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Image of the New York City skyline with dangerous levels of pollution as seen on June 7, 2023. [Photo by Lauren Oliveri]

This week, severe air pollution in the Northeast United States made headlines around the world. Driven by early season wildfires in Canada, cities like New York and Washington, D.C., were exposed to hazardous air quality pollution, leading to some the worst regional air quality in decades for this part of the United States. With the smell of burning campfires and hazy, low visibility skies also came reports of health impacts – including scratchy throats, dripping noses, and wheezing. It is certainly a topic around the virtual and in person water coolers, and at State we released a notice to employees with how to reduce exposure.

As the lead for State’s global air quality monitoring program, I started an experiment in my home office with my low-cost air quality sensor and a room air cleaner to create a “clean room.” The results showed the benefits of what I tell people to do every day – close your windows and doors and run your room air cleaner – to help mitigate their exposure. In less than 30 minutes, the Air Quality Index (AQI) in my office dropped more than 60 points. My windows were closed to begin with, but this dropped air pollution in the room from 170 AQI to 108. Still not great, but a big improvement in a short amount of time. Over the next two hours, I watched it drop into moderate levels and stay there.

The author’s low-cost indoor air quality sensor’s readings after running their room air cleaner. [Photo by Stephanie Christel]
The author’s low-cost indoor air quality sensor’s readings after running their room air cleaner on June 8, 2023. [Photo by Stephanie Christel]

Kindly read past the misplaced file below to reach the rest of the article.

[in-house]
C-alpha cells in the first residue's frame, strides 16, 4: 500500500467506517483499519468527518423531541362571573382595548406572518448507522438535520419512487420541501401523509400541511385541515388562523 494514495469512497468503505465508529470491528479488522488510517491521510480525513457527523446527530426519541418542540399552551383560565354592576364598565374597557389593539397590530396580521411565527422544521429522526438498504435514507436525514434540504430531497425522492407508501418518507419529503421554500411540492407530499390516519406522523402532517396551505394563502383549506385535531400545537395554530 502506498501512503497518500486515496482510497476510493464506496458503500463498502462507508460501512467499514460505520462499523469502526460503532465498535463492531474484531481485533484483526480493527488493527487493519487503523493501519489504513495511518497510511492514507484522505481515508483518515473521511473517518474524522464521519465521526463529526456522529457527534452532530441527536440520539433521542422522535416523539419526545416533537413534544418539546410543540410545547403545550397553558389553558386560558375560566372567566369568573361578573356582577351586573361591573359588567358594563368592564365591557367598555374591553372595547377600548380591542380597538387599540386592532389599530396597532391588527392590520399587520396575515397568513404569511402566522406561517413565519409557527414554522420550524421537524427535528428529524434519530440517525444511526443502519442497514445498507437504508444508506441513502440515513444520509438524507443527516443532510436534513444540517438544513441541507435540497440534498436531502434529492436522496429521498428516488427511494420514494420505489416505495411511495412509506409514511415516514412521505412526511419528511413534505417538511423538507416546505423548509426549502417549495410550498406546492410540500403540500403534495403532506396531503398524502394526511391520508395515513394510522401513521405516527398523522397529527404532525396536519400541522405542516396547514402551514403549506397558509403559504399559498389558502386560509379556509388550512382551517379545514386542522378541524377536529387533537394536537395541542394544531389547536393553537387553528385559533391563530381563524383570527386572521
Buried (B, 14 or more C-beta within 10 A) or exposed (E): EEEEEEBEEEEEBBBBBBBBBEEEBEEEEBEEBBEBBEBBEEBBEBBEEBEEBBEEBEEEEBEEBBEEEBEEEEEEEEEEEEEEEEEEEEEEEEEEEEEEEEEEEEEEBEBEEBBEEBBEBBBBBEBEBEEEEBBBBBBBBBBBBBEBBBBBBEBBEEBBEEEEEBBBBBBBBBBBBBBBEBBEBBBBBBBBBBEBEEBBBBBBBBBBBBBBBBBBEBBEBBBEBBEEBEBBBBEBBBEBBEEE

While most people in the United States don’t think about the threat of poor air quality on a daily basis, air pollution is the single greatest environmental health hazard around the world, estimated to cause around seven million premature deaths each year. New research is continually showing that even low levels of air pollution still have health impacts. However, in many places, there is little to no real-time, reliable, and high-quality air pollution data to guide people on when and how to protect their health.

Since 2008, the Department of State has installed air quality monitors at nearly 80 embassies and consulates overseas to provide U.S. government personnel and their families with the information they need to make informed health decisions. The Department’s air quality monitors are the same as those used in the United States by the Environmental Protection Agency (EPA) and state and local regulatory authorities. These monitors in the Northeast have provided us with real time air quality conditions and guidance from the EPA on how to lower exposure in these extreme and rapidly changing conditions. As a strong proponent of open data, the Department in partnership with the EPA, publishes air quality monitoring data publicly on both EPA AirNow and the Department’s own ZephAir mobile application to ensure accessibility. This also means the data are also available to everyone. A recent study published in the Proceedings of the National Academies of Science found that the Department’s embassy and consulate monitors led to increased local Google searches about air quality and indicated that the cities where we have post monitors had reduced pollution when compared to cities without monitors. Data help us make informed decisions – including longer term decisions like what technologies to invest in and what policies to pass, and shorter-term decisions such as whether schools should cancel outside recess, whether to exercise outdoors, or like me these past few days, whether to run our room air cleaner.

With climate change increasing drought prevalence and changing weather patterns, wildfires are expected to be more common, which could increase the frequency of wildfire smoke air pollution events around the world. This kind of air pollution is a much different problem to control than polluting emissions from factories, energy, or transportation and has significant transboundary impacts. Whether human-caused or resulting from naturally occurring events, air pollution can significantly disrupt lives. Knowledge about how air quality changes and science-based guidance on protective measures empowers people to make informed decisions about how to protect their health.  

About the Author: Stephanie Christel Meredith serves as the Global Air Quality Monitoring and Climate Resilience Lead in the State Department’s Greening Diplomacy Initiative in the Office of Management Strategy and Solutions.

U.S. Department of State

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